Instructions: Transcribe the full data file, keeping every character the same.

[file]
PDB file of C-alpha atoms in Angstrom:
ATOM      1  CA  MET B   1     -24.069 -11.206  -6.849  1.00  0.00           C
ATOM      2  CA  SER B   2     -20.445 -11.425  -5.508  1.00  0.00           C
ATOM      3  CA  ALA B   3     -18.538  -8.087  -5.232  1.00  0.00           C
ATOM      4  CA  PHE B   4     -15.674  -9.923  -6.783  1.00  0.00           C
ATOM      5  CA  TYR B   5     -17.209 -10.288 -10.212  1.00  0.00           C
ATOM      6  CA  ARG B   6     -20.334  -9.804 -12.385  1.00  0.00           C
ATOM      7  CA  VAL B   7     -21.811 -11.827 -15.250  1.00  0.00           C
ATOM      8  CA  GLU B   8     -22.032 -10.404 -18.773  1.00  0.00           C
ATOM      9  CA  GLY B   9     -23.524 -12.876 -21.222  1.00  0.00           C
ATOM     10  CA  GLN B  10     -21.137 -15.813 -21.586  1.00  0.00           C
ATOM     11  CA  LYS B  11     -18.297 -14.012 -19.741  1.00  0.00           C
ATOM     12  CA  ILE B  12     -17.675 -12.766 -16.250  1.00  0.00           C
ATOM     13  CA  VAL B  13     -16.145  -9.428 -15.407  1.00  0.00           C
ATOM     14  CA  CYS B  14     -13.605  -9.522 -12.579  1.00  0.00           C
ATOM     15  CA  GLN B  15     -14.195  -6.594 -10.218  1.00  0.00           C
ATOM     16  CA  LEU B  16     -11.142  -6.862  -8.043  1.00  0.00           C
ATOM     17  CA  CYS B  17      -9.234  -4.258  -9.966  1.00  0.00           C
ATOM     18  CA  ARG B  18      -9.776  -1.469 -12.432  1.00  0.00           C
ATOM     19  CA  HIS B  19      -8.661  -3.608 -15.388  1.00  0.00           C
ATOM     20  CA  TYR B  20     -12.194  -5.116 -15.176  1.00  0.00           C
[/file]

PDB file of C-alpha atoms in Angstrom:
ATOM      1  CA  MET B   1     -24.069 -11.206  -6.849  1.00  0.00           C
ATOM      2  CA  SER B   2     -20.445 -11.425  -5.508  1.00  0.00           C
ATOM      3  CA  ALA B   3     -18.538  -8.087  -5.232  1.00  0.00           C
ATOM      4  CA  PHE B   4     -15.674  -9.923  -6.783  1.00  0.00           C
ATOM      5  CA  TYR B   5     -17.209 -10.288 -10.212  1.00  0.00           C
ATOM      6  CA  ARG B   6     -20.334  -9.804 -12.385  1.00  0.00           C
ATOM      7  CA  VAL B   7     -21.811 -11.827 -15.250  1.00  0.00           C
ATOM      8  CA  GLU B   8     -22.032 -10.404 -18.773  1.00  0.00           C
ATOM      9  CA  GLY B   9     -23.524 -12.876 -21.222  1.00  0.00           C
ATOM     10  CA  GLN B  10     -21.137 -15.813 -21.586  1.00  0.00           C
ATOM     11  CA  LYS B  11     -18.297 -14.012 -19.741  1.00  0.00           C
ATOM     12  CA  ILE B  12     -17.675 -12.766 -16.250  1.00  0.00           C
ATOM     13  CA  VAL B  13     -16.145  -9.428 -15.407  1.00  0.00           C
ATOM     14  CA  CYS B  14     -13.605  -9.522 -12.579  1.00  0.00           C
ATOM     15  CA  GLN B  15     -14.195  -6.594 -10.218  1.00  0.00           C
ATOM     16  CA  LEU B  16     -11.142  -6.862  -8.043  1.00  0.00           C
ATOM     17  CA  CYS B  17      -9.234  -4.258  -9.966  1.00  0.00           C
ATOM     18  CA  ARG B  18      -9.776  -1.469 -12.432  1.00  0.00           C
ATOM     19  CA  HIS B  19      -8.661  -3.608 -15.388  1.00  0.00           C
ATOM     20  CA  TYR B  20     -12.194  -5.116 -15.176  1.00  0.00           C